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Sylvia BrownriggThere's a line by the poet Robert Hass that might serve as an epigraph to the Irish writer Emma Donoghue's engaging new novel: "Longing, we say, because desire is full of endless distances." In Landing, she explores with a light, sure touch the subject of desire across distances of various kinds: generational, cultural, even spiritual—Donoghue handles the complexities of the women's relationship with ease, transcribing their good-natured banter as they try to see if they have a future together. And there are moments amid the jokes and the (infrequent) steamy nights when the melancholy of separation is dispelled, giving a hint of what a new life might look like. "Why was it, Sile wondered, that emigration sounded noble and tragic, immigration grubby and grasping?" This is just one of the many questions that unfold in this entertaining journey into what Jude calls 'the intersection of love and geography."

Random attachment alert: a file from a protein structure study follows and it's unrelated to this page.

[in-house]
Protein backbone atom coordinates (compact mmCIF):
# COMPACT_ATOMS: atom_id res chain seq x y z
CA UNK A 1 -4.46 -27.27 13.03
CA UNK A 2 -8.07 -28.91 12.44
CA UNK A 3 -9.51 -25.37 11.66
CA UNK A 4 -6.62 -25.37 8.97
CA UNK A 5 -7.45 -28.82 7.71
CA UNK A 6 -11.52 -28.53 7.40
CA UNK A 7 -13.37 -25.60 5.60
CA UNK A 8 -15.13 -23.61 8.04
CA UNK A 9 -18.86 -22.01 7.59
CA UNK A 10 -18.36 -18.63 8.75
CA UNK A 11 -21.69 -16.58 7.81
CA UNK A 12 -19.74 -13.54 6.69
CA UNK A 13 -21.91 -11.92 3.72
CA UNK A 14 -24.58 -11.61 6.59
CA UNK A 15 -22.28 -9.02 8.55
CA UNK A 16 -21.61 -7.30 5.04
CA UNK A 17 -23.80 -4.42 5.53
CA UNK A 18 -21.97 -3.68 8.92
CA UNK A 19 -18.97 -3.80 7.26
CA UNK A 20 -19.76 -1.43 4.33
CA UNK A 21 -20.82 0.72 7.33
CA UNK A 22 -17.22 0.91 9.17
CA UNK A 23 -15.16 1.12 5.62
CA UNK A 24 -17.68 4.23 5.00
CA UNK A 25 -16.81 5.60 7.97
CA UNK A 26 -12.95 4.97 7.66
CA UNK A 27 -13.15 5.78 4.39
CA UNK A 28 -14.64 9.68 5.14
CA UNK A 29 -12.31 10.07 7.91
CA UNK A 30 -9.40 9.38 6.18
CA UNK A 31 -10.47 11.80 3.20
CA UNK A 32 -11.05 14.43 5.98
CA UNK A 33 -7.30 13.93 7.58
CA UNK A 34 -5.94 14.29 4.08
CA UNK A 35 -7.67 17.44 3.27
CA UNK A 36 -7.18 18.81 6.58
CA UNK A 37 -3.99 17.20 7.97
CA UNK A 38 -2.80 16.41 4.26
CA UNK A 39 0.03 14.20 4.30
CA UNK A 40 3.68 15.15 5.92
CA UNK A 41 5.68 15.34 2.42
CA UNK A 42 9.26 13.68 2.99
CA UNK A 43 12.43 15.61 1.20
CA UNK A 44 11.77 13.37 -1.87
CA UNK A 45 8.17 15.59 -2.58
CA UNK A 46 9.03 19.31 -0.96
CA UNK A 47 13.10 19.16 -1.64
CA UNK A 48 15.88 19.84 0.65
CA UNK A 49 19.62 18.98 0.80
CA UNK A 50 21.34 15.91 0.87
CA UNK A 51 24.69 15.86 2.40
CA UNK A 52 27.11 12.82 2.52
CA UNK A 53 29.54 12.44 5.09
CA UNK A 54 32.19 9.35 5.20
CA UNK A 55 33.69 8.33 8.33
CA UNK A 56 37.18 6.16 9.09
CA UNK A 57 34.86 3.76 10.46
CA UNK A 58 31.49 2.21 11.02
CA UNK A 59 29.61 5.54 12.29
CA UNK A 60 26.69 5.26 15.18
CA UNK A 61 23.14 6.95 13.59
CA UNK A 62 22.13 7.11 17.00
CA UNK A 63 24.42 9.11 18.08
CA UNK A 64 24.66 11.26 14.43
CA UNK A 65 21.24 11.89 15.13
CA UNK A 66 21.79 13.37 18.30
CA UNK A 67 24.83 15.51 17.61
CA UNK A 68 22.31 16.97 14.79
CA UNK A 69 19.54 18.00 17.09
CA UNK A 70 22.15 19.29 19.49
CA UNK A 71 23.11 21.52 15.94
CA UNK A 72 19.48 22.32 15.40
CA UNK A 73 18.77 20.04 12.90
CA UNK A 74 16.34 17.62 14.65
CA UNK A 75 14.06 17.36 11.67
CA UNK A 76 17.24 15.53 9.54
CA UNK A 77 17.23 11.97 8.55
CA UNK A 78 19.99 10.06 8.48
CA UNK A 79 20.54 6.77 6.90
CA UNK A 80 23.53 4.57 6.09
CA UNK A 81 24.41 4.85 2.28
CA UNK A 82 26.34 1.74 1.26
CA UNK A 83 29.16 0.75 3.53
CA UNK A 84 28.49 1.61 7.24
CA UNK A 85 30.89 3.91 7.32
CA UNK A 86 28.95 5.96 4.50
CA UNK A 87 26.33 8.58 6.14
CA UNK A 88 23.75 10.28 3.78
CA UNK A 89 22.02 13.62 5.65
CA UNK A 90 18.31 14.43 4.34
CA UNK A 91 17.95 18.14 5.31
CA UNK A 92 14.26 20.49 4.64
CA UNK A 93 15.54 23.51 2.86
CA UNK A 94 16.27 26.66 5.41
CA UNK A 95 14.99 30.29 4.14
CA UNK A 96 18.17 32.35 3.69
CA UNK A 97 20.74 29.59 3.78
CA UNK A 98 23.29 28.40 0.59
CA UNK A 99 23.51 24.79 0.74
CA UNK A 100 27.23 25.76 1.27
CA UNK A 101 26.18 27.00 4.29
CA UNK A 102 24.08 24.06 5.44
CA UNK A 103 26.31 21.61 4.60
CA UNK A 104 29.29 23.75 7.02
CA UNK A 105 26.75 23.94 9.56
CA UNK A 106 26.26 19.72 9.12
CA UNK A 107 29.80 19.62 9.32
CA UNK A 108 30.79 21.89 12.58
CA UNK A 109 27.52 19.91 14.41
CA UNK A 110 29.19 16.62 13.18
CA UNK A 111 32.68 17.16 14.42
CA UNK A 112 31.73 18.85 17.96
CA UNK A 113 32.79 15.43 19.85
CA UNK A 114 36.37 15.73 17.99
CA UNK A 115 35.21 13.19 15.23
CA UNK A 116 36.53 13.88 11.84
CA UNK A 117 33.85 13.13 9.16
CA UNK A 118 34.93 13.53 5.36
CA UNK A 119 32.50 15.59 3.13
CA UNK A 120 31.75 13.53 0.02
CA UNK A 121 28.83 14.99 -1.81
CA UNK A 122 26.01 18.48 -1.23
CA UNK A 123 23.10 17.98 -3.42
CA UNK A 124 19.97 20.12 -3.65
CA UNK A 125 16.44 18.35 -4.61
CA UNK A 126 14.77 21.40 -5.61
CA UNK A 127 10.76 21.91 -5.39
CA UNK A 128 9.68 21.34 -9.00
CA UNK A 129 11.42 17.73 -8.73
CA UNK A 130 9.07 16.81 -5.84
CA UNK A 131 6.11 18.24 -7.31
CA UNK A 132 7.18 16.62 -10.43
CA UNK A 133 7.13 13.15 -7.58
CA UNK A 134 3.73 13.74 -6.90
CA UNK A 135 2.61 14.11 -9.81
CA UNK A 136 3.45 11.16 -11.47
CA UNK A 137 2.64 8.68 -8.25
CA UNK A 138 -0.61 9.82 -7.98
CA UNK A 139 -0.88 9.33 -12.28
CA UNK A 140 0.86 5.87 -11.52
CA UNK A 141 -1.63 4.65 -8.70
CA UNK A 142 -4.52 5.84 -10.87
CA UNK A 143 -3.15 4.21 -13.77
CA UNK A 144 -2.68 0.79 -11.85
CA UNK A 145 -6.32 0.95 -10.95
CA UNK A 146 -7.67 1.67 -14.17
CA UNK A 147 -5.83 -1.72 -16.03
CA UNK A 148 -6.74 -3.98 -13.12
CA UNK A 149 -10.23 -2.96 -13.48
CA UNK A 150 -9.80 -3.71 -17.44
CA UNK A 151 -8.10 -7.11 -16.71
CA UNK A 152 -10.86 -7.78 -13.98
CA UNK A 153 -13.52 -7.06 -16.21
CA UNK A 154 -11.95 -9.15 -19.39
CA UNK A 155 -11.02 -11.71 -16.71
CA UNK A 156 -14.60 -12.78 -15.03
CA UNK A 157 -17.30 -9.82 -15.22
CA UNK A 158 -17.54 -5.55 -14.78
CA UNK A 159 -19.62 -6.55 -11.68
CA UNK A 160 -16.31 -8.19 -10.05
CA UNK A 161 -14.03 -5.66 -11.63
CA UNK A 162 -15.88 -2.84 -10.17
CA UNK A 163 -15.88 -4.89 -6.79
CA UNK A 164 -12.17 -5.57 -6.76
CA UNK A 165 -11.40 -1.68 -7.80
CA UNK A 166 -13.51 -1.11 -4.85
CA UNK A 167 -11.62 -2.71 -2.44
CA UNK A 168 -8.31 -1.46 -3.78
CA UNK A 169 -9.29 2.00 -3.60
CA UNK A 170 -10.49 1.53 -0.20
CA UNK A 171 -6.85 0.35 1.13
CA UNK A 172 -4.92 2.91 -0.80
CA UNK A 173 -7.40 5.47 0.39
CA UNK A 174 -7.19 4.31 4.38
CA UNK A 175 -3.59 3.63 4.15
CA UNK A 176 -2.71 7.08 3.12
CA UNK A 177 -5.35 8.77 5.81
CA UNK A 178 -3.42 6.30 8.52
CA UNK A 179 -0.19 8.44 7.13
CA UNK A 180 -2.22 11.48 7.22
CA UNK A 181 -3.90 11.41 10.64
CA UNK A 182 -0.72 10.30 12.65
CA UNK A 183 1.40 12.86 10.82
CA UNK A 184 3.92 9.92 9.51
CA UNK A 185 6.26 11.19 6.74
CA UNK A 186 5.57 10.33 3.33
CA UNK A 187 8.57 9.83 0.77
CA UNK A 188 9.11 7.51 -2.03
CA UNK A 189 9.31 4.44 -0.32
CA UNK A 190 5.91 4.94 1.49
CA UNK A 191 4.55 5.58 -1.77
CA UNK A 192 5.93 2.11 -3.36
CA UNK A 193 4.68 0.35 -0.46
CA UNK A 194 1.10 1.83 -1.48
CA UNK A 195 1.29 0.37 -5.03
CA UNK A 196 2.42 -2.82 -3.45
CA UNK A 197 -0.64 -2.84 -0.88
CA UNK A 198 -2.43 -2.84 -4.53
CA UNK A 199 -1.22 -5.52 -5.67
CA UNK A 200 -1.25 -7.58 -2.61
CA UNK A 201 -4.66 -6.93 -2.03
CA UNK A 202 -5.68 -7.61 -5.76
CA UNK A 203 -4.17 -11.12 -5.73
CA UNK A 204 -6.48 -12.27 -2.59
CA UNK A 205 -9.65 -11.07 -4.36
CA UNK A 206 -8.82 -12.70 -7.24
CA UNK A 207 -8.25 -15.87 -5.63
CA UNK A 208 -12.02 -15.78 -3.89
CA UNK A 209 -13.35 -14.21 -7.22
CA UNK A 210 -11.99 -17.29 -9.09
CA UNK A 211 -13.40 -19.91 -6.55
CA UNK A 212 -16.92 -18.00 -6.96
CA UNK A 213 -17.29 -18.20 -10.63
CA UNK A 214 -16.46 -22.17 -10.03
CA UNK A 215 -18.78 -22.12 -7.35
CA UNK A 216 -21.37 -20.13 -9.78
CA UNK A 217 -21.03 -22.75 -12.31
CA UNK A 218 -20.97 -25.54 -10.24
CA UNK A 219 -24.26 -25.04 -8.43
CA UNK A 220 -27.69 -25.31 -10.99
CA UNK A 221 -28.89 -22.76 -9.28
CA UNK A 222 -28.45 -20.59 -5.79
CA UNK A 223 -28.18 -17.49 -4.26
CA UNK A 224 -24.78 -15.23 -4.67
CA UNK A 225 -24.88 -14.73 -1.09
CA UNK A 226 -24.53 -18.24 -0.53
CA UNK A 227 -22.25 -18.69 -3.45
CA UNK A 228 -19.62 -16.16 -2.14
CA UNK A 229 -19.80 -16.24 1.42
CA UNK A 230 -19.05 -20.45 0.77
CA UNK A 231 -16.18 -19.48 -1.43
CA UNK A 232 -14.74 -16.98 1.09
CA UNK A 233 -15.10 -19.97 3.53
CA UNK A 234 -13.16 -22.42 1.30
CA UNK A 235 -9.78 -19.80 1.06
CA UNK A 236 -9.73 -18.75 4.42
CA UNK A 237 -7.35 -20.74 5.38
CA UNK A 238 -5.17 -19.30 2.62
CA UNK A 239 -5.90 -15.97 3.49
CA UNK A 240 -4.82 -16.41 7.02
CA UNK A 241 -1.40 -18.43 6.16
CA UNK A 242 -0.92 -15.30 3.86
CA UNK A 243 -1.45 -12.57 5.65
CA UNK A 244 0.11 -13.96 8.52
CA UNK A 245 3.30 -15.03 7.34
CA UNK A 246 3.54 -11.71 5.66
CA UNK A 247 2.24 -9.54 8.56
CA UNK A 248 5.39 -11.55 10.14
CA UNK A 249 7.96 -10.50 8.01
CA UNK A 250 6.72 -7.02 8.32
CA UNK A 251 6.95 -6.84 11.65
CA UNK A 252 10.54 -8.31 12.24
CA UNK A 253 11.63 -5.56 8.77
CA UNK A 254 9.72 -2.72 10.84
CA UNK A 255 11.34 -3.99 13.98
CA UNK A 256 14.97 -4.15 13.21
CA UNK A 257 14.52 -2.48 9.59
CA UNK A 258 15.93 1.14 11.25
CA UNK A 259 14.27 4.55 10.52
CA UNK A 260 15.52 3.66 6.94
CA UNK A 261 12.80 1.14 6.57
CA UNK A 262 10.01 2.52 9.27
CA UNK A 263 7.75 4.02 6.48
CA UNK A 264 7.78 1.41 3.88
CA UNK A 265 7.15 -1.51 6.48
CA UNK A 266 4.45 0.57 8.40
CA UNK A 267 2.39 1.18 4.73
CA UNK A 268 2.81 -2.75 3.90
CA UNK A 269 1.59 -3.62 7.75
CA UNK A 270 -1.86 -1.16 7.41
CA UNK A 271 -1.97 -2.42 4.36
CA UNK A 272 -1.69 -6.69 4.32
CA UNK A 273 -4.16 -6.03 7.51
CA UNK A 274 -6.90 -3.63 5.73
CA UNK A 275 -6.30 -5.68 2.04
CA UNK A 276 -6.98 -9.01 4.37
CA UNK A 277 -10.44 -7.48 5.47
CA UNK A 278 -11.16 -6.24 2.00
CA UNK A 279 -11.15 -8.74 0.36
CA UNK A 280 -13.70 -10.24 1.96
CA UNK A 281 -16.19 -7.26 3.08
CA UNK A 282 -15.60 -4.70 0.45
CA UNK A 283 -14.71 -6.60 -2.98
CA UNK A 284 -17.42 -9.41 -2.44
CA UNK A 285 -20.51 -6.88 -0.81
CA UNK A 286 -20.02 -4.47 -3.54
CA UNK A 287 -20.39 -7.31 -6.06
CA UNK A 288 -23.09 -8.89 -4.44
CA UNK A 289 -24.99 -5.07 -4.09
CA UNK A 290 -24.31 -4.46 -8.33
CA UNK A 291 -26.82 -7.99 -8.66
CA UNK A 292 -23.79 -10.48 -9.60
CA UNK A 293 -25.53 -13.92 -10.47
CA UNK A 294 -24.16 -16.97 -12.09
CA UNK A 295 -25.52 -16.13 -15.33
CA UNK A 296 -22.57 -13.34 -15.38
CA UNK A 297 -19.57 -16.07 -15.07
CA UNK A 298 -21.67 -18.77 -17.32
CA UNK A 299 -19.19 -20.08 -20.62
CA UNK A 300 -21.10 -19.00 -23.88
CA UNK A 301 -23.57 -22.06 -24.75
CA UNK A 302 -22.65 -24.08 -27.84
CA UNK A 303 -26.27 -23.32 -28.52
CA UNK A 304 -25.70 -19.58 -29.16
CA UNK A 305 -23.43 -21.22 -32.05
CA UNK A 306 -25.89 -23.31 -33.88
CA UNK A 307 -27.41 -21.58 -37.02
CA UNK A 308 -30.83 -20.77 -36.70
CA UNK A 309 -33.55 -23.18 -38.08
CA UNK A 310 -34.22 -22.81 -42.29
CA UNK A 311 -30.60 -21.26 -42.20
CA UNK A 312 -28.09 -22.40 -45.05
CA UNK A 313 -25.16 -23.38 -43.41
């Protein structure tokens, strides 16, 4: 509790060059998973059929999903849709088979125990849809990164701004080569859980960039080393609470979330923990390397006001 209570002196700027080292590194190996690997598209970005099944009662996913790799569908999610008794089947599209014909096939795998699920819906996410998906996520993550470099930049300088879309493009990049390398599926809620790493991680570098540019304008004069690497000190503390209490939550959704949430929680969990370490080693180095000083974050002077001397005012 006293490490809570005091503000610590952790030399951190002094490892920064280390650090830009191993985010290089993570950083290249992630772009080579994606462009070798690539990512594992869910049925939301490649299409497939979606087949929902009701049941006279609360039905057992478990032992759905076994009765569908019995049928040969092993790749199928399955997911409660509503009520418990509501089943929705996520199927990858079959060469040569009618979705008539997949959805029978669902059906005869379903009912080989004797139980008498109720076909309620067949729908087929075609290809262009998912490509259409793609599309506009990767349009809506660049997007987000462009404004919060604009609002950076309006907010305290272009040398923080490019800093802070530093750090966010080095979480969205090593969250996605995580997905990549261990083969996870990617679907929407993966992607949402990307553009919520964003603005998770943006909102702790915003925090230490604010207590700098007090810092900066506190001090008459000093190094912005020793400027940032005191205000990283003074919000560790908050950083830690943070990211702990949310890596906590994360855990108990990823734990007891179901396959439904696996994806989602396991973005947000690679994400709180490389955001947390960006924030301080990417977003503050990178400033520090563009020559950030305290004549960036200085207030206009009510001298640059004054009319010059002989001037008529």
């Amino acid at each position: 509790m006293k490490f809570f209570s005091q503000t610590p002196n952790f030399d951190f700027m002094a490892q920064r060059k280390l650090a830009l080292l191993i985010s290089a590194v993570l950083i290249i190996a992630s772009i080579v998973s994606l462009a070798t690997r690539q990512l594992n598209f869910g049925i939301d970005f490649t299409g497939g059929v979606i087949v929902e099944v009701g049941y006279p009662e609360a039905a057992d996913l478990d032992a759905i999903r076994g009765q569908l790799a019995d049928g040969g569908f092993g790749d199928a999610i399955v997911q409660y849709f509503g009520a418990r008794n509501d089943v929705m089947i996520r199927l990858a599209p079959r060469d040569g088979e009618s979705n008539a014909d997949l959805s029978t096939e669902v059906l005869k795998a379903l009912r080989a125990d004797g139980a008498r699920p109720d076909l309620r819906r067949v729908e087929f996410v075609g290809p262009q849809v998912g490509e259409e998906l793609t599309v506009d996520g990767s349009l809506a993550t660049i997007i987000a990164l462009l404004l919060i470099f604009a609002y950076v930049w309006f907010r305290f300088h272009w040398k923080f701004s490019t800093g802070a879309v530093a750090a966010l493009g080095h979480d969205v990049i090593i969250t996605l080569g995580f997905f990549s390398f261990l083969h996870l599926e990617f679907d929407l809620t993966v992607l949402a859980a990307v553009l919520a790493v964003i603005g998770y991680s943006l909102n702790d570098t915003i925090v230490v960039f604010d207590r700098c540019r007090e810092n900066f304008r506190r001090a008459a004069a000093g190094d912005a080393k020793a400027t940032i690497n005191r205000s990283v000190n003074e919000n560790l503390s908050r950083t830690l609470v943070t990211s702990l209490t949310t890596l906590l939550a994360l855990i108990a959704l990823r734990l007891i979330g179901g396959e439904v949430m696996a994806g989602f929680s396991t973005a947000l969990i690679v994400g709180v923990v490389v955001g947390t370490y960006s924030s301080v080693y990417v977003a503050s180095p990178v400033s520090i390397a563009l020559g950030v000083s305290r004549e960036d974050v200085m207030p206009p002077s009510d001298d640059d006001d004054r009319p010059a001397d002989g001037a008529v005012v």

—The New York Times